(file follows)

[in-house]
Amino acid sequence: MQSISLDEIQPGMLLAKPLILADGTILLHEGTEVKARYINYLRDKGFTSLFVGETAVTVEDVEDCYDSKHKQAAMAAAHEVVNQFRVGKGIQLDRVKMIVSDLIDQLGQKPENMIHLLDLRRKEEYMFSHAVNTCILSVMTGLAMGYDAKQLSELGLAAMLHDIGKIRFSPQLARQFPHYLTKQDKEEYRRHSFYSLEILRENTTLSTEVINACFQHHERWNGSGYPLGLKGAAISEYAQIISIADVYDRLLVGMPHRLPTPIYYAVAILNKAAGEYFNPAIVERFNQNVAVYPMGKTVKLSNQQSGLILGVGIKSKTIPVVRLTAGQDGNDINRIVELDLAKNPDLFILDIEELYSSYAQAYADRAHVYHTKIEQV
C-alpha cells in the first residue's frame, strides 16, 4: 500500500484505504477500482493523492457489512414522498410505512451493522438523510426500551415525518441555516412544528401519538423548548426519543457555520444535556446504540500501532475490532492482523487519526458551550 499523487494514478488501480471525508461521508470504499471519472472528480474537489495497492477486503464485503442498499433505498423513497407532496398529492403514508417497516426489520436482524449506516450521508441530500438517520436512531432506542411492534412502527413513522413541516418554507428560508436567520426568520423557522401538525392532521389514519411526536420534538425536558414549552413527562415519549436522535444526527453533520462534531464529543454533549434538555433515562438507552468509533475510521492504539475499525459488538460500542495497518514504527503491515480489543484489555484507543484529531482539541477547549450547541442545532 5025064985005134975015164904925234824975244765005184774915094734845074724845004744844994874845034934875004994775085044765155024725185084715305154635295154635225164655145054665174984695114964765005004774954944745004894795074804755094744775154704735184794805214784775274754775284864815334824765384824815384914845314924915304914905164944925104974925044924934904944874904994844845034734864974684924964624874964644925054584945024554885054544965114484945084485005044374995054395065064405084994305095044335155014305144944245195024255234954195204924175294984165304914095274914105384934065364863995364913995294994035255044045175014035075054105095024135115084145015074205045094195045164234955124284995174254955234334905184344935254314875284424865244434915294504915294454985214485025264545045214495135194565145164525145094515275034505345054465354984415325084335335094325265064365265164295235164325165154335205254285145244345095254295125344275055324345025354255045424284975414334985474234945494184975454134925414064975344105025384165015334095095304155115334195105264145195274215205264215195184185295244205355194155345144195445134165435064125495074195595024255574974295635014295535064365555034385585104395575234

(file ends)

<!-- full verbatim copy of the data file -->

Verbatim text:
[in-house]
Amino acid sequence: MQSISLDEIQPGMLLAKPLILADGTILLHEGTEVKARYINYLRDKGFTSLFVGETAVTVEDVEDCYDSKHKQAAMAAAHEVVNQFRVGKGIQLDRVKMIVSDLIDQLGQKPENMIHLLDLRRKEEYMFSHAVNTCILSVMTGLAMGYDAKQLSELGLAAMLHDIGKIRFSPQLARQFPHYLTKQDKEEYRRHSFYSLEILRENTTLSTEVINACFQHHERWNGSGYPLGLKGAAISEYAQIISIADVYDRLLVGMPHRLPTPIYYAVAILNKAAGEYFNPAIVERFNQNVAVYPMGKTVKLSNQQSGLILGVGIKSKTIPVVRLTAGQDGNDINRIVELDLAKNPDLFILDIEELYSSYAQAYADRAHVYHTKIEQV
C-alpha cells in the first residue's frame, strides 16, 4: 500500500484505504477500482493523492457489512414522498410505512451493522438523510426500551415525518441555516412544528401519538423548548426519543457555520444535556446504540500501532475490532492482523487519526458551550 499523487494514478488501480471525508461521508470504499471519472472528480474537489495497492477486503464485503442498499433505498423513497407532496398529492403514508417497516426489520436482524449506516450521508441530500438517520436512531432506542411492534412502527413513522413541516418554507428560508436567520426568520423557522401538525392532521389514519411526536420534538425536558414549552413527562415519549436522535444526527453533520462534531464529543454533549434538555433515562438507552468509533475510521492504539475499525459488538460500542495497518514504527503491515480489543484489555484507543484529531482539541477547549450547541442545532 5025064985005134975015164904925234824975244765005184774915094734845074724845004744844994874845034934875004994775085044765155024725185084715305154635295154635225164655145054665174984695114964765005004774954944745004894795074804755094744775154704735184794805214784775274754775284864815334824765384824815384914845314924915304914905164944925104974925044924934904944874904994844845034734864974684924964624874964644925054584945024554885054544965114484945084485005044374995054395065064405084994305095044335155014305144944245195024255234954195204924175294984165304914095274914105384934065364863995364913995294994035255044045175014035075054105095024135115084145015074205045094195045164234955124284995174254955234334905184344935254314875284424865244434915294504915294454985214485025264545045214495135194565145164525145094515275034505345054465354984415325084335335094325265064365265164295235164325165154335205254285145244345095254295125344275055324345025354255045424284975414334985474234945494184975454134925414064975344105025384165015334095095304155115334195105264145195274215205264215195184185295244205355194155345144195445134165435064125495074195595024255574974295635014295535064365555034385585104395575234